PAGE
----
Stroking Babies Provides Pain Relief, Study Finds

Stroking Babies Provides Pain Relief, Study Finds

Most parents know stroking babies is effective. They know the power of touch can calm and soothe even the most cranky baby. 

And, according to a new study from Oxford University and Liverpool John Moores University, now it’s actually science!

Stroking Babies Provides Pain Relief, Study Finds

The researchers found gently stroking babies seems to provide pain relief during medical procedures.

The research, published in Current Biology, concluded a stroking speed of approximately 3cm per second provided pain relief before medical procedures.

“Parents intuitively stroke their babies at this optimal velocity”, says senior author, Rebeccah Slater.

“If we can better understand the neurobiological underpinnings of techniques like infant massage, we can improve the advice we give to parents on how to comfort their babies”.

What Did The Study Find?

The team of researchers measured the pain responses of newborn babies during medically necessary blood tests.

The babies’ brain activity was measured using electroencephalography or EEG. This measures tiny bursts of electrical activity on the surface of the brain.

The researchers observed the behaviour of the babies during the procedures.

Half of the babies in the study were stroked gently with a soft brush immediately before the blood test. The researchers found the babies in the stroking group showed decreased pain-related EEG activity.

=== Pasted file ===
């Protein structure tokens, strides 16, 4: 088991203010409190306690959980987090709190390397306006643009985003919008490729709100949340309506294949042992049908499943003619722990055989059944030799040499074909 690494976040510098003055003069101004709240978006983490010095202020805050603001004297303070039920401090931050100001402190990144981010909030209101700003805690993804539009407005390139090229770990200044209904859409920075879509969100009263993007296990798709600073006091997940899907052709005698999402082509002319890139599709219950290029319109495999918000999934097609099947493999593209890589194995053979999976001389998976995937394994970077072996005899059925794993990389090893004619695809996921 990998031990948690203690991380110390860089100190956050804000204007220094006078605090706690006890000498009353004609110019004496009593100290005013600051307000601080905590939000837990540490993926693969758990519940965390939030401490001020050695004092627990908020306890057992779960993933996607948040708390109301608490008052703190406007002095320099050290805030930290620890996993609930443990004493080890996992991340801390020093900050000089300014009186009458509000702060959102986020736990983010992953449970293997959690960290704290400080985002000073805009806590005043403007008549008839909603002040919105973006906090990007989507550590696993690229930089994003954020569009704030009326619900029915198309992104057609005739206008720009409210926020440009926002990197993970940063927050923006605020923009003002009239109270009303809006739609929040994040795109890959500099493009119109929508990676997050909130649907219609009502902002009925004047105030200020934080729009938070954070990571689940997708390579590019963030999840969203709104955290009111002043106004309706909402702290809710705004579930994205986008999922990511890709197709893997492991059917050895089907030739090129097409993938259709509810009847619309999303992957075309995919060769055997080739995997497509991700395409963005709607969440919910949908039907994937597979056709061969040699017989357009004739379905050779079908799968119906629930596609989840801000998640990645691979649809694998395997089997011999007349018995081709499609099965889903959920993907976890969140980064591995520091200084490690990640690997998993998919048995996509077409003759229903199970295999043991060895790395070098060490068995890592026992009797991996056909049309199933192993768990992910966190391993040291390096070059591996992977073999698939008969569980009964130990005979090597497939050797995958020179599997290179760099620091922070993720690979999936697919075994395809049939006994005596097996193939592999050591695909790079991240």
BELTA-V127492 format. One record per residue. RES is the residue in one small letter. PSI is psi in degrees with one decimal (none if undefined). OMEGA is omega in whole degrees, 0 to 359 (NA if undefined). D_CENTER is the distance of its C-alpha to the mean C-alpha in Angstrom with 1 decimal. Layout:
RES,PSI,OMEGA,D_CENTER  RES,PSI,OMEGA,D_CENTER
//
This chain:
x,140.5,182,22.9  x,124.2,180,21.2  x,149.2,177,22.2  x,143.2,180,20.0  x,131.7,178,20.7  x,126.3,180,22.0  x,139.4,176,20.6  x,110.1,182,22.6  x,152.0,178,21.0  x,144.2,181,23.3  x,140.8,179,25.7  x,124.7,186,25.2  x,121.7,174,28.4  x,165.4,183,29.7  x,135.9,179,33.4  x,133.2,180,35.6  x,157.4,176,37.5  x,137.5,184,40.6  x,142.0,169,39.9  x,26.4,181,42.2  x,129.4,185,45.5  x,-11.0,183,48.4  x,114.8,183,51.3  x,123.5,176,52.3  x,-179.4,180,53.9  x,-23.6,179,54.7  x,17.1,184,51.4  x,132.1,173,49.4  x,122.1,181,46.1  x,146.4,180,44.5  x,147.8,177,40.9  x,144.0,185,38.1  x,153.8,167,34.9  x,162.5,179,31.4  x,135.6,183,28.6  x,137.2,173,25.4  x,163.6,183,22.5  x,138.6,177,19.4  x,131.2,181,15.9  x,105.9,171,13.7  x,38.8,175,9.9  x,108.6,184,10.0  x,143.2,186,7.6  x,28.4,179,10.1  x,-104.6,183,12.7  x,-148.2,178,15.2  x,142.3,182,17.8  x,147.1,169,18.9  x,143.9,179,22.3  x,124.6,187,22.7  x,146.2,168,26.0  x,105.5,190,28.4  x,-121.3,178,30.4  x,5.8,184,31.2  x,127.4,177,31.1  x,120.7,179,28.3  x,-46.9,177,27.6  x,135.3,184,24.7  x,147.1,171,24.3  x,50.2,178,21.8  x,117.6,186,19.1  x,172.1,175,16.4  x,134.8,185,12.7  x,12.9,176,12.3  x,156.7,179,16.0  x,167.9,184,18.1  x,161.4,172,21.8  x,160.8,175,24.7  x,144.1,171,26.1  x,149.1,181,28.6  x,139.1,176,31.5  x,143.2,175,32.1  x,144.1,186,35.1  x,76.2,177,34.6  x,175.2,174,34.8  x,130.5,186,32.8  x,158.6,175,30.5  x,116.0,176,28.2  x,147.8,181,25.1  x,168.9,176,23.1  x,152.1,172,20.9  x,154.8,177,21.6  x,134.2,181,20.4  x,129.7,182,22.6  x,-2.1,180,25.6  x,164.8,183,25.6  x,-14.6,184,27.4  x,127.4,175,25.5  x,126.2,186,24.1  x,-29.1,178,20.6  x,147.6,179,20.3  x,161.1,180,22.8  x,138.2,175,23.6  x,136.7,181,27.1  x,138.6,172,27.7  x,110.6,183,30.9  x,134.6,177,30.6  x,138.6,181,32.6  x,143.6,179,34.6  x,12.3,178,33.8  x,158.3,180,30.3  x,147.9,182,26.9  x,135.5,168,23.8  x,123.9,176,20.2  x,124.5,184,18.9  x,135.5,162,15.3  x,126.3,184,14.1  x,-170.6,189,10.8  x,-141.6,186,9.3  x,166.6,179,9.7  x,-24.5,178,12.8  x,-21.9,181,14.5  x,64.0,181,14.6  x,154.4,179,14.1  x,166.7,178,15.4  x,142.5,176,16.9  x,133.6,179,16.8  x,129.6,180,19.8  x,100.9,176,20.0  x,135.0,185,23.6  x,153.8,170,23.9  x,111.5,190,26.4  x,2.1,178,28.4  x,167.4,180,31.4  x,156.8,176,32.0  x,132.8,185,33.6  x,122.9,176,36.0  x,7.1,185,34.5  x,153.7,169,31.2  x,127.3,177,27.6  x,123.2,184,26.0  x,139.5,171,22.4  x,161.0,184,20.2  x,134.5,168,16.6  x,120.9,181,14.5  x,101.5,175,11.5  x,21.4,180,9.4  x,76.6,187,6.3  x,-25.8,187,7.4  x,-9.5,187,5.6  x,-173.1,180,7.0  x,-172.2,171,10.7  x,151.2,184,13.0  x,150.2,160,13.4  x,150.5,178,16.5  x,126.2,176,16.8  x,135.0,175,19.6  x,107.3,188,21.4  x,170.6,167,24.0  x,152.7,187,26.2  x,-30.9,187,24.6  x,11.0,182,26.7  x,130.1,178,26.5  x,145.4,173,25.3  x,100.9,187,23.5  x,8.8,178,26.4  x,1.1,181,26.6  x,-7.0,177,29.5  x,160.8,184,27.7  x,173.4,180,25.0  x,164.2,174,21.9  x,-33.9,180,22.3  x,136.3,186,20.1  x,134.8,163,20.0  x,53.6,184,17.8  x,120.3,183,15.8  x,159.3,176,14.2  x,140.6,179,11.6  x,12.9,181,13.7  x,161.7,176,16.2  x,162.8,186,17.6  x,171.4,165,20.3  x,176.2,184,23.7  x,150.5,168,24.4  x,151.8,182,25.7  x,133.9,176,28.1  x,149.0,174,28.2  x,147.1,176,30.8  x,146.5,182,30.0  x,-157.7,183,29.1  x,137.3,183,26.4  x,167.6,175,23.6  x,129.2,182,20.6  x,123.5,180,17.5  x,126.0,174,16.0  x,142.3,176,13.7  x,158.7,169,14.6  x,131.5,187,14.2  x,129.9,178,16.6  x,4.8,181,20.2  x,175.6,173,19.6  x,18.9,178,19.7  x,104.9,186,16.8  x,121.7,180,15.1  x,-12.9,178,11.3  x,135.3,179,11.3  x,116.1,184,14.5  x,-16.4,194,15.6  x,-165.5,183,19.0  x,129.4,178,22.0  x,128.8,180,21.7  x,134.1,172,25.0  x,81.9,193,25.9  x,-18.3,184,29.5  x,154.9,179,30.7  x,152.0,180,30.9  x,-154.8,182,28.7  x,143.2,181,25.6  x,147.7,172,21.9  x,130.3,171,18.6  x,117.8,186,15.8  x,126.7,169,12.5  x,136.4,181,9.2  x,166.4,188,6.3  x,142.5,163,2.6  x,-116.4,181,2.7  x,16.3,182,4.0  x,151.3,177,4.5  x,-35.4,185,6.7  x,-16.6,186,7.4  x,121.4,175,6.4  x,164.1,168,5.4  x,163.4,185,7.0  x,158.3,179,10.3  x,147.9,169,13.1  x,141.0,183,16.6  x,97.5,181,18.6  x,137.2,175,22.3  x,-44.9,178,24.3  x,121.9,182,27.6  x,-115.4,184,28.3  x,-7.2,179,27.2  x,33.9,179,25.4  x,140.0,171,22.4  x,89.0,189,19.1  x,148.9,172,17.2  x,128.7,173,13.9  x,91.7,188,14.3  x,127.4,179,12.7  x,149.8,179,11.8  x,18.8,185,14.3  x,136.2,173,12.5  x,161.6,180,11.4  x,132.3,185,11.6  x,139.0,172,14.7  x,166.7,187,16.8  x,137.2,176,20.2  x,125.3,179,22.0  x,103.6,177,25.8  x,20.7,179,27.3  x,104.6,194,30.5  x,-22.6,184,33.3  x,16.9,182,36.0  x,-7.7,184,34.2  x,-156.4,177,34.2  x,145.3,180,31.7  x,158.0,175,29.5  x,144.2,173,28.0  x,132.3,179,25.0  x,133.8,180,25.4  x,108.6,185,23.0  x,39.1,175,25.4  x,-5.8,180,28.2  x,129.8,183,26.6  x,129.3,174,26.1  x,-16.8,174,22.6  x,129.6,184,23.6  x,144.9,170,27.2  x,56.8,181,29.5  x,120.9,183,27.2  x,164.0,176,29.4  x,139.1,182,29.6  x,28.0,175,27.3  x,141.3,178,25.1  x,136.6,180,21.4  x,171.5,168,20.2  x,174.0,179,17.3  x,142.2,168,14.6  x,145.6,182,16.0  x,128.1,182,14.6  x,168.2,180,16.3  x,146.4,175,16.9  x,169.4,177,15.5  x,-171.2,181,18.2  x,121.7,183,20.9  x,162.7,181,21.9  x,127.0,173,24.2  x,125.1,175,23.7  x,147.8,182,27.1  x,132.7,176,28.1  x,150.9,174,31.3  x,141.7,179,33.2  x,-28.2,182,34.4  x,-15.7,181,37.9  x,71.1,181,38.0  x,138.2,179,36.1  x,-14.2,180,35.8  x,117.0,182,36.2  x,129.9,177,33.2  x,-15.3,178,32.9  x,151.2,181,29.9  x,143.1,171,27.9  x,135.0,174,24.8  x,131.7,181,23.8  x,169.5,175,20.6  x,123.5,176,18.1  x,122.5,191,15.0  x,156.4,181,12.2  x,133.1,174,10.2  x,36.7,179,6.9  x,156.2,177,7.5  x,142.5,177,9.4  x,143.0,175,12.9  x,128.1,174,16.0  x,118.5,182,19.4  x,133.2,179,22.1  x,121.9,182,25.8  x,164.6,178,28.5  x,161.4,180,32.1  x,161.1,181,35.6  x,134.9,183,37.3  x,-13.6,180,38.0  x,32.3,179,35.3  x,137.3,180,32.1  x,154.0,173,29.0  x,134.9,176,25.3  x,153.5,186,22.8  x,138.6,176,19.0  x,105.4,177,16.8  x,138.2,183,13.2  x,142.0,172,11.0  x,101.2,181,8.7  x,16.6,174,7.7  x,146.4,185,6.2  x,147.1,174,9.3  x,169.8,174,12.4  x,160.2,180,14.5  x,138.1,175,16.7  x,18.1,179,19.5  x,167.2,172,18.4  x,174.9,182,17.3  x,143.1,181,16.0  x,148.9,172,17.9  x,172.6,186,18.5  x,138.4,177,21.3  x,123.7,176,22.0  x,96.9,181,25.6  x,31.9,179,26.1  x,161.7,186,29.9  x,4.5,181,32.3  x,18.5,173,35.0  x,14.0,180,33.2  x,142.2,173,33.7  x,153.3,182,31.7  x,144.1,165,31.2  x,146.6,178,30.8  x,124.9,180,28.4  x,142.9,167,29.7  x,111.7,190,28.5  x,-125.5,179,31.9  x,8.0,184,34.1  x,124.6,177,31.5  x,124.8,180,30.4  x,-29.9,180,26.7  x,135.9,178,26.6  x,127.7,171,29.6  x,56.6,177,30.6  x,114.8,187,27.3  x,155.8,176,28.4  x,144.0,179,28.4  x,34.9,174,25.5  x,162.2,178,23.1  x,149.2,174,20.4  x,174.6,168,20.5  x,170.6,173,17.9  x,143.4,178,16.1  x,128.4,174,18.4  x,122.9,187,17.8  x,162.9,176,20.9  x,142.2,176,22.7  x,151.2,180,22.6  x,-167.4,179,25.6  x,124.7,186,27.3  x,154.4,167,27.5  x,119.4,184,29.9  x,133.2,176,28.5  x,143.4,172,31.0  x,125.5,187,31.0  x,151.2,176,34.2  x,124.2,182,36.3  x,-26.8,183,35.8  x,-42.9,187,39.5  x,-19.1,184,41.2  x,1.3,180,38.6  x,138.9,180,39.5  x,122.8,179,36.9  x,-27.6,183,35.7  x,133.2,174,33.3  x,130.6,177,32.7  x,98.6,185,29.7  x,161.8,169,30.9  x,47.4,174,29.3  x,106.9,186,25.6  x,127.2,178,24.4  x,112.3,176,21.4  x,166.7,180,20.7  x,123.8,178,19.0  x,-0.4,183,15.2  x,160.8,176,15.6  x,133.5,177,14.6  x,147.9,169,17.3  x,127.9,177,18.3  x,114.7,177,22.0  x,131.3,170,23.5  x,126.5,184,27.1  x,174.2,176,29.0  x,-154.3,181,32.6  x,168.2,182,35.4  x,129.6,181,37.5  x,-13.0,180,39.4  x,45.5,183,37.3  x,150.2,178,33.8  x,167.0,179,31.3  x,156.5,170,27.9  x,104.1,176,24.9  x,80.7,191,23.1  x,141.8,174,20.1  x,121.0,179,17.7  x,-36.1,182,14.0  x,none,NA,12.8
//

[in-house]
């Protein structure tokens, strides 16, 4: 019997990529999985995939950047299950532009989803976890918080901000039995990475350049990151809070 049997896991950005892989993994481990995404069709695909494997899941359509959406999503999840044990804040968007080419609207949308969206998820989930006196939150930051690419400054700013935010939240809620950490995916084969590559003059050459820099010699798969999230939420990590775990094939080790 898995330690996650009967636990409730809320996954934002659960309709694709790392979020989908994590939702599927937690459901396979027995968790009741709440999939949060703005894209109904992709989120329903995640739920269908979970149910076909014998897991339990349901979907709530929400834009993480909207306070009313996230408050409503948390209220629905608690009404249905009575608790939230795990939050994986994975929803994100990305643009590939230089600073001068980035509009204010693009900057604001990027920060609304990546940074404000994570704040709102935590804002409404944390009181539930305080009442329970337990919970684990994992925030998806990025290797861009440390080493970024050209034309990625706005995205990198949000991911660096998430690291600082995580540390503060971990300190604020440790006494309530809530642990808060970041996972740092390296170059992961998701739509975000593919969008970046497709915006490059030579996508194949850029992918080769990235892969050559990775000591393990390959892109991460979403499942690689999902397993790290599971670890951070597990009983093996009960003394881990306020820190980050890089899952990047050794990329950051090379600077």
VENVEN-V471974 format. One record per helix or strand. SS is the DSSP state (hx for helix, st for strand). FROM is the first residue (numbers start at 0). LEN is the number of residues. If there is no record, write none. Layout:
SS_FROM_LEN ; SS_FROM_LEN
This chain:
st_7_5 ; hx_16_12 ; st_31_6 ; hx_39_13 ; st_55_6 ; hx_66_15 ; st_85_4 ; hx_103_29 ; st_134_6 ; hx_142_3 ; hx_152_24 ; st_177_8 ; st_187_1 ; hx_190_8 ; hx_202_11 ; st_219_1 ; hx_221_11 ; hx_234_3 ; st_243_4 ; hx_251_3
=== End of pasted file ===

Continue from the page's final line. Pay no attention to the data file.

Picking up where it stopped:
How Is This Research Useful?

The researchers hope this knowledge will be useful in clinical settings – for example, when babies need to have procedures. 

It will enable parents to soothe their babies more effectively during medical procedures.

It could also explain why touch-based interventions such as kangaroo care and baby massage are growing in popularity.

The research team plans to repeat the experiment for premature babies, to see whether they see different results with babies whose sensory pathways are still developing.

“Previous work has shown that touch may increase parental bonding, decrease stress for both the parents and the baby, and reduce the length of hospital stay”, says Professor Slater.

“Touch seems to have analgesic potential without the risk of side effects”.

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Fiona Peacock is a writer, researcher and lover of all things to do with pregnancy, birth and motherhood (apart from the lack of sleep). She is a home birth advocate, passionate about gentle parenting and is also really tired.

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